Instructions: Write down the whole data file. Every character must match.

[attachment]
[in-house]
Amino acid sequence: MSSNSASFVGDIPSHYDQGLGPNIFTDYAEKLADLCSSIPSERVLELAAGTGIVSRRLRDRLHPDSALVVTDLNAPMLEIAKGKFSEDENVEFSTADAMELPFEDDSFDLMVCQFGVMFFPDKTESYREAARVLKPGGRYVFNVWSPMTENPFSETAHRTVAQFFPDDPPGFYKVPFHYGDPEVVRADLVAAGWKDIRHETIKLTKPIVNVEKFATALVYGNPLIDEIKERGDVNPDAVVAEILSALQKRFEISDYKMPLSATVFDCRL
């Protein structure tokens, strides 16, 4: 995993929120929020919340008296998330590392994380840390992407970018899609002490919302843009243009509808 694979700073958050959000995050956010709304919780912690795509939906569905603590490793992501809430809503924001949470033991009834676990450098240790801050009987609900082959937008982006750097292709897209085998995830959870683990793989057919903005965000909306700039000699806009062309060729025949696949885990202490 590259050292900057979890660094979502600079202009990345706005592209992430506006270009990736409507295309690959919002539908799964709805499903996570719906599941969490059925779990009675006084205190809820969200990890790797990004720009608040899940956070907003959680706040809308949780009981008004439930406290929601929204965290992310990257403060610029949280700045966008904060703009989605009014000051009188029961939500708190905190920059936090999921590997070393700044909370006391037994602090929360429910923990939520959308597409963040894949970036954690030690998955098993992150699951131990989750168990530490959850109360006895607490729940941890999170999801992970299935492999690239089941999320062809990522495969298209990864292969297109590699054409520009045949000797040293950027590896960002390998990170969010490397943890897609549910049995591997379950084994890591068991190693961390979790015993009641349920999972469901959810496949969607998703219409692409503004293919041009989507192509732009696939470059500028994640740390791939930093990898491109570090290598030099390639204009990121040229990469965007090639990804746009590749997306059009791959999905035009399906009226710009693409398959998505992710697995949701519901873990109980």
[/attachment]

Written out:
[in-house]
Amino acid sequence: MSSNSASFVGDIPSHYDQGLGPNIFTDYAEKLADLCSSIPSERVLELAAGTGIVSRRLRDRLHPDSALVVTDLNAPMLEIAKGKFSEDENVEFSTADAMELPFEDDSFDLMVCQFGVMFFPDKTESYREAARVLKPGGRYVFNVWSPMTENPFSETAHRTVAQFFPDDPPGFYKVPFHYGDPEVVRADLVAAGWKDIRHETIKLTKPIVNVEKFATALVYGNPLIDEIKERGDVNPDAVVAEILSALQKRFEISDYKMPLSATVFDCRL
């Protein structure tokens, strides 16, 4: 995993929120929020919340008296998330590392994380840390992407970018899609002490919302843009243009509808 694979700073958050959000995050956010709304919780912690795509939906569905603590490793992501809430809503924001949470033991009834676990450098240790801050009987609900082959937008982006750097292709897209085998995830959870683990793989057919903005965000909306700039000699806009062309060729025949696949885990202490 590259050292900057979890660094979502600079202009990345706005592209992430506006270009990736409507295309690959919002539908799964709805499903996570719906599941969490059925779990009675006084205190809820969200990890790797990004720009608040899940956070907003959680706040809308949780009981008004439930406290929601929204965290992310990257403060610029949280700045966008904060703009989605009014000051009188029961939500708190905190920059936090999921590997070393700044909370006391037994602090929360429910923990939520959308597409963040894949970036954690030690998955098993992150699951131990989750168990530490959850109360006895607490729940941890999170999801992970299935492999690239089941999320062809990522495969298209990864292969297109590699054409520009045949000797040293950027590896960002390998990170969010490397943890897609549910049995591997379950084994890591068991190693961390979790015993009641349920999972469901959810496949969607998703219409692409503004293919041009989507192509732009696939470059500028994640740390791939930093990898491109570090290598030099390639204009990121040229990469965007090639990804746009590749997306059009791959999905035009399906009226710009693409398959998505992710697995949701519901873990109980």